Kellie Murphy contacted authorities Jan. 13 after she found her child unresponsive when she picked him up at Millis’ home on 10th Street and took him to Black River Memorial Hospital. The boy reportedly suffered bleeding in the brain and was airlifted to Gundersen Lutheran Medical Center in La Crosse, according to the Black River Falls Police Department.

Millis told investigators the boy had been sitting on a rug when another child ran into him and landed on top, causing the boy to hit his head on the floor, according to the criminal complaint. However, doctors stated the boy’s injuries were not consistent with him striking his head on the floor.

Murphy stated her child appeared unresponsive and his eyes were rolling when she arrived to pick the boy up at about 2:45 p.m., according to the complaint. She stated Millis told her another child fell on the boy, and he “just wasn’t himself” after waking from a nap and recommended he be taken to a hospital.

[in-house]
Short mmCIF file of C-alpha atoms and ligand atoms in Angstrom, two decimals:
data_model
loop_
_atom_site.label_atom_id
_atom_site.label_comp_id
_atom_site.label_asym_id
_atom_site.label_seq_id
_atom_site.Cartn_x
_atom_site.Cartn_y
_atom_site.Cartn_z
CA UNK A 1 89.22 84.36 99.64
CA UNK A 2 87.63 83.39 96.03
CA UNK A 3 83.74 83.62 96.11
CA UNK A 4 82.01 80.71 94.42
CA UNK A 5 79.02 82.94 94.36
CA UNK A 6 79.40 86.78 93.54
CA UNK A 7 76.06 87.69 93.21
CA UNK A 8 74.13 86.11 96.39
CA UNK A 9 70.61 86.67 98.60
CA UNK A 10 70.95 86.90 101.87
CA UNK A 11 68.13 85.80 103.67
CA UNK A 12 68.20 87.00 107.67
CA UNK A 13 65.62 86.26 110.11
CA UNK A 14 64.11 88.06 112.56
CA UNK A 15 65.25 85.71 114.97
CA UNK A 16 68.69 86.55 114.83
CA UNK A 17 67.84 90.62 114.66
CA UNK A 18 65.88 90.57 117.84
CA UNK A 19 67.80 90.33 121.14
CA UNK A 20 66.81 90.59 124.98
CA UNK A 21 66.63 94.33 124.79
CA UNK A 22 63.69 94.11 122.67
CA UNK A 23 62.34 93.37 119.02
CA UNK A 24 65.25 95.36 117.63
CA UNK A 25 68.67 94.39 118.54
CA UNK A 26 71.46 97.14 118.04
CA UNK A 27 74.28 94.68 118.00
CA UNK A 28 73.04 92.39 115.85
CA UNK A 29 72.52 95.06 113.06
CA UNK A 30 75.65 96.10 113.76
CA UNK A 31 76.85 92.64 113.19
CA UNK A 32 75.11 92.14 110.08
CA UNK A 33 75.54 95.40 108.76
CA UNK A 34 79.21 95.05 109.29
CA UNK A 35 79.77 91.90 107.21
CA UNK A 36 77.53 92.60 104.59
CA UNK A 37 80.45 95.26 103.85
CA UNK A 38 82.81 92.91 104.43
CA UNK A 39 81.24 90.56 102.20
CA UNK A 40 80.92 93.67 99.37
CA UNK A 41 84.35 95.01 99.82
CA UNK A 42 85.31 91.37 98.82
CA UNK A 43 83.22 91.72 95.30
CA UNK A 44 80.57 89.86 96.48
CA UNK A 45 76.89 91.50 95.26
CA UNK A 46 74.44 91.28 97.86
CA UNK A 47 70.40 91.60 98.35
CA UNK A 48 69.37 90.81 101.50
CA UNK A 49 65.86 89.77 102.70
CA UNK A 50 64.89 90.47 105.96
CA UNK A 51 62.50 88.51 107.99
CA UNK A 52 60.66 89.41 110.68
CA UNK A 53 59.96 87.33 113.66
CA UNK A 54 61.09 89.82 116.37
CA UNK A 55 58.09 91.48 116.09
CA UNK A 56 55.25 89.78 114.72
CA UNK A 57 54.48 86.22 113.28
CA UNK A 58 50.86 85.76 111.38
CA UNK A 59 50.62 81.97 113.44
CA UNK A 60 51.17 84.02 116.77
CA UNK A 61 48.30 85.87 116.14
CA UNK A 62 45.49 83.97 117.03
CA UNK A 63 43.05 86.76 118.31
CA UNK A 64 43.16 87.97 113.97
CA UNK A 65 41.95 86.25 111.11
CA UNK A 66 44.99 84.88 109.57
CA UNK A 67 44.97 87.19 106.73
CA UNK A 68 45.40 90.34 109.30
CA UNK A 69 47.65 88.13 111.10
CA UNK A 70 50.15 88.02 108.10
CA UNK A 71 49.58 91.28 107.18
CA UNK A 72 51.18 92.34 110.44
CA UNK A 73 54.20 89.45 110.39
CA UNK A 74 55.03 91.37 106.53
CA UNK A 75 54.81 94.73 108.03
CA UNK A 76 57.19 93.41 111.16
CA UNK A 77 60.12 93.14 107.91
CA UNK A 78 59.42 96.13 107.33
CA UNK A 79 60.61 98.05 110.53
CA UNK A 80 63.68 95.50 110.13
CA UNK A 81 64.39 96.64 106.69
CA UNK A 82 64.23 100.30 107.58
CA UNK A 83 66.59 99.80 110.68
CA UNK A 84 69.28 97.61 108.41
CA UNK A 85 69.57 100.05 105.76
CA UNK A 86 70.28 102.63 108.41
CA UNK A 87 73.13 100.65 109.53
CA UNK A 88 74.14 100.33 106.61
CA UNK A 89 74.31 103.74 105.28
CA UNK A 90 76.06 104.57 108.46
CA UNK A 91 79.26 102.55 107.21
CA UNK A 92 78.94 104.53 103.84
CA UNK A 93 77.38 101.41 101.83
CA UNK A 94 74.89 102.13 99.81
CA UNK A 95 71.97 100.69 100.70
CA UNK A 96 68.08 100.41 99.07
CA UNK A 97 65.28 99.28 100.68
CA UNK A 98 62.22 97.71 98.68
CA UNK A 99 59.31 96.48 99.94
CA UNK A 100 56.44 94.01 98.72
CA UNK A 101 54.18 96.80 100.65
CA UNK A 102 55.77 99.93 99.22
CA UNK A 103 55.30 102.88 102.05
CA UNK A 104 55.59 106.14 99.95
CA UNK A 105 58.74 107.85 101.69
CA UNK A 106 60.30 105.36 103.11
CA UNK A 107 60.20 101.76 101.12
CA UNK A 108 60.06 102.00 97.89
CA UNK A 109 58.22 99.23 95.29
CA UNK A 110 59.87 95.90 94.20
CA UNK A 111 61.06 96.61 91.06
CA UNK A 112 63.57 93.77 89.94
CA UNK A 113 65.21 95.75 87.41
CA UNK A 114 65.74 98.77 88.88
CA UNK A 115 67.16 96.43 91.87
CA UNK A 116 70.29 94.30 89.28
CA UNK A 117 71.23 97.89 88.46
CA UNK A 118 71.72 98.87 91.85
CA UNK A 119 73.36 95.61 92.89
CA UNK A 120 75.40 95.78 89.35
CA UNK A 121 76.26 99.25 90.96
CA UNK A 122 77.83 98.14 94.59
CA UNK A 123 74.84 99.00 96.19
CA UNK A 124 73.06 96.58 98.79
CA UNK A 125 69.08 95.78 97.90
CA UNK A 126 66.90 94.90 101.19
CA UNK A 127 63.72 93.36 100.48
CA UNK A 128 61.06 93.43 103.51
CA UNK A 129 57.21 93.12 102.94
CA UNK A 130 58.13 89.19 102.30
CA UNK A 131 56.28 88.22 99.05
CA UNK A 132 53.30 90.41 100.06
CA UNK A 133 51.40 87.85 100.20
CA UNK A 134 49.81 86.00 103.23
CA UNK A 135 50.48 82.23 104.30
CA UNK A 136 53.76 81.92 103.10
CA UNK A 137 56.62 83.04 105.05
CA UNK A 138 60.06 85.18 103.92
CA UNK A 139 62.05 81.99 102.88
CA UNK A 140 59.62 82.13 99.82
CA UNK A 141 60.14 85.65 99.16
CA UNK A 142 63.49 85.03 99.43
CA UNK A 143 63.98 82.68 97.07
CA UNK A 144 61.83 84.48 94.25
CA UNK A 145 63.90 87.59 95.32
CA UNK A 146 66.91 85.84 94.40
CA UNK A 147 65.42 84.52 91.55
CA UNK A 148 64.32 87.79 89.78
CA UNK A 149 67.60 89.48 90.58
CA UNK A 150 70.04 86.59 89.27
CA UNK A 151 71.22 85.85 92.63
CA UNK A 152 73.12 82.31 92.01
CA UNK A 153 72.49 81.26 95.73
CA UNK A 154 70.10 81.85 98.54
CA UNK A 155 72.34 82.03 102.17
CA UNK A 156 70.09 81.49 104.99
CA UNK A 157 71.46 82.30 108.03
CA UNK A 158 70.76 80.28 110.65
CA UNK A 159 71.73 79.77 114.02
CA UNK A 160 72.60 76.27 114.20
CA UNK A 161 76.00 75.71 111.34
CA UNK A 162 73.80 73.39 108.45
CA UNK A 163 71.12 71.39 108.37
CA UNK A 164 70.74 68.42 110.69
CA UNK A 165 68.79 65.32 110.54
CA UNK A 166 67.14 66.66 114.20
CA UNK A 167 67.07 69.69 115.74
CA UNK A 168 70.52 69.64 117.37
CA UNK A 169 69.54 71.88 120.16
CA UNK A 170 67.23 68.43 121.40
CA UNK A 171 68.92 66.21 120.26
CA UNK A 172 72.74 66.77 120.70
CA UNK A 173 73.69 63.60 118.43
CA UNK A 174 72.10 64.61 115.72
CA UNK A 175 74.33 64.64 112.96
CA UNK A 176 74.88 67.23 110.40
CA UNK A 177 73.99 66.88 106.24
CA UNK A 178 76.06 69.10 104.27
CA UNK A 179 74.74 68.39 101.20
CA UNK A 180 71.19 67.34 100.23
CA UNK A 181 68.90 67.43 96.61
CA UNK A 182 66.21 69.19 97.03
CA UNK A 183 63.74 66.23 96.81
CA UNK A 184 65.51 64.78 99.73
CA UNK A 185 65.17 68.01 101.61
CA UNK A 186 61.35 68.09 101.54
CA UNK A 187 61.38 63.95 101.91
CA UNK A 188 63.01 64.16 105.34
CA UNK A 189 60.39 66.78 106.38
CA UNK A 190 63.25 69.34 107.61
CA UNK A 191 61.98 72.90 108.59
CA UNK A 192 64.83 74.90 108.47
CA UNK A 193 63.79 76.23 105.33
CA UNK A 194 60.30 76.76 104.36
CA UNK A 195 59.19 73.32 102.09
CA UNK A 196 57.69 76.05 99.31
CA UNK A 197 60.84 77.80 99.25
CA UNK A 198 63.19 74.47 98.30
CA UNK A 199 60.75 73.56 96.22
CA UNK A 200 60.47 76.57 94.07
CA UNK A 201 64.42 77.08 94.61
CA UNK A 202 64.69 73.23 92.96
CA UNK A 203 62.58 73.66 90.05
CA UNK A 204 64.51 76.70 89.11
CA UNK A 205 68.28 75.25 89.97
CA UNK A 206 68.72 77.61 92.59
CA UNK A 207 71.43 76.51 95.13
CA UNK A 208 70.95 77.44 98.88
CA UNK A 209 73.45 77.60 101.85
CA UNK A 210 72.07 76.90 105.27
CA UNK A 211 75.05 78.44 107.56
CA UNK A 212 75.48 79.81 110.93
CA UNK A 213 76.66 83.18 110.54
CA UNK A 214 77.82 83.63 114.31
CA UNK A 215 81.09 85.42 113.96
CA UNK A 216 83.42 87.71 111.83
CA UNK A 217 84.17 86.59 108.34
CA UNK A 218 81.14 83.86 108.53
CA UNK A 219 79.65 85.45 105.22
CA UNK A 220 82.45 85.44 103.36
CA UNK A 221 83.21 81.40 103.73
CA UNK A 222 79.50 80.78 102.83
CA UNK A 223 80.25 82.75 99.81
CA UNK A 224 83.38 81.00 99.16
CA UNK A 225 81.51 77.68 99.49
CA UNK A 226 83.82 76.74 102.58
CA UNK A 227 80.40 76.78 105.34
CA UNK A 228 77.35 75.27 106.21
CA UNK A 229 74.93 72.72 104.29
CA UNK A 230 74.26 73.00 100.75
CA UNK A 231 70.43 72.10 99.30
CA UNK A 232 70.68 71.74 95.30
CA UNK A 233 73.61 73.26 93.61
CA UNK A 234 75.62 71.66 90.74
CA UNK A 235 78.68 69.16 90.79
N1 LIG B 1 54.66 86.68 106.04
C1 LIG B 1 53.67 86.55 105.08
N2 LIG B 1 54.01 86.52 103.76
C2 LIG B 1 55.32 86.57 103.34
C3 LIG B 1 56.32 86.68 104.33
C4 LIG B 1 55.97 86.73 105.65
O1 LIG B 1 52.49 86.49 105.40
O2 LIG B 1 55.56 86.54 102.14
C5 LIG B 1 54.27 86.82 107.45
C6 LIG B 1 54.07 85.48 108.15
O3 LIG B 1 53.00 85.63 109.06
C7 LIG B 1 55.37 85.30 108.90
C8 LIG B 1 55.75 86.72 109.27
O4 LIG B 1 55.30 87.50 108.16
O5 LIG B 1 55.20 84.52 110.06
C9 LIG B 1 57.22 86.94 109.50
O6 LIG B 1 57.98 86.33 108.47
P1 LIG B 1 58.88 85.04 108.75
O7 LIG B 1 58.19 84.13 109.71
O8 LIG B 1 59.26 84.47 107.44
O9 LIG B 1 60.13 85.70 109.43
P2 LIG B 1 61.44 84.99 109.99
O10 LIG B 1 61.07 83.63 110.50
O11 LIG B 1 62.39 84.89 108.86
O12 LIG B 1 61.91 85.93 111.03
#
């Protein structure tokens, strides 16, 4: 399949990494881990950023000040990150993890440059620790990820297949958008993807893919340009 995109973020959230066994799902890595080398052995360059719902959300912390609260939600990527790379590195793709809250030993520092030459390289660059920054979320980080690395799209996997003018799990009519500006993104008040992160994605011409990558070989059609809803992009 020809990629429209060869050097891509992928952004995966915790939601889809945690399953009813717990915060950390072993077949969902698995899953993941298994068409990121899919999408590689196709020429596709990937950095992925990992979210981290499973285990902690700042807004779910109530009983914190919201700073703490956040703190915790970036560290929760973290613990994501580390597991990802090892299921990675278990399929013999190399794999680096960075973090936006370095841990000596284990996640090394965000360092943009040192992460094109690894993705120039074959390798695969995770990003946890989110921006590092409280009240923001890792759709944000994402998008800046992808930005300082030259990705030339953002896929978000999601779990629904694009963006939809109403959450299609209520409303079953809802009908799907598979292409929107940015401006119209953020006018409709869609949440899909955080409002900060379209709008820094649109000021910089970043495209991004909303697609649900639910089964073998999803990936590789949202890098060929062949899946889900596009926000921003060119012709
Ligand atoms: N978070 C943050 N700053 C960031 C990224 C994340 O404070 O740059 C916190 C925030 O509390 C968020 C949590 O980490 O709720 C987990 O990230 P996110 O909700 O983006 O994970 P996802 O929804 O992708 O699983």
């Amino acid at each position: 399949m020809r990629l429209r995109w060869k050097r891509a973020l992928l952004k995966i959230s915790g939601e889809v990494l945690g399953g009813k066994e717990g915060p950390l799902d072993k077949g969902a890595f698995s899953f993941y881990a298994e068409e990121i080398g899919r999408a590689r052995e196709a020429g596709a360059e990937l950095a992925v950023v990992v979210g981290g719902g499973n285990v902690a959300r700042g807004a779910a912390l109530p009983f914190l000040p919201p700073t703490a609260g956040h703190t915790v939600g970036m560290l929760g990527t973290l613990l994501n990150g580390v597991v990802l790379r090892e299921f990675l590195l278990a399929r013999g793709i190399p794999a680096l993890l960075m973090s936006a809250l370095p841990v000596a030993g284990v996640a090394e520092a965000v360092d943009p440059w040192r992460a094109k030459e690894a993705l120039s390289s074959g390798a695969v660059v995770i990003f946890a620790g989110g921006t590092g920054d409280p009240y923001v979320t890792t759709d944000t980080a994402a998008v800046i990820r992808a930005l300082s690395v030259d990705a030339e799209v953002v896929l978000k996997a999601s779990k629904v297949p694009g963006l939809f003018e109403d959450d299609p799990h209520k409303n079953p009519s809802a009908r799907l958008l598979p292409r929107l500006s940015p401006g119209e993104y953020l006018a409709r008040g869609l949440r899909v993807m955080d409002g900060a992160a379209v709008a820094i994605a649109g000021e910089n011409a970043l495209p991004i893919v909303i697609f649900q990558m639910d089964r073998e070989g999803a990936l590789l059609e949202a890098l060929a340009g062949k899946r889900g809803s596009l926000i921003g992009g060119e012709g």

Millis was neither a licensed day care provider nor a certified child care provider at the time of the incident, according to the Wisconsin Department of Children and Families and the Jackson County Department of Health and Human Services.

Day care providers must be licensed if they care for four or more children younger than 7 and are compensated. Care providers have then option of being certified by the county if they care for three or fewer unrelated children younger than 7.

The county previously did not divulge whether it knew how many children were cared for at the Millis residence.

Millis faces a maximum sentence of 10 years imprisonment and a $25,000 fine if convicted of the felony charge.

SBS: California

police arrested 24-year-old William Aguirre-Fajardo for the death of an 8-month-old baby.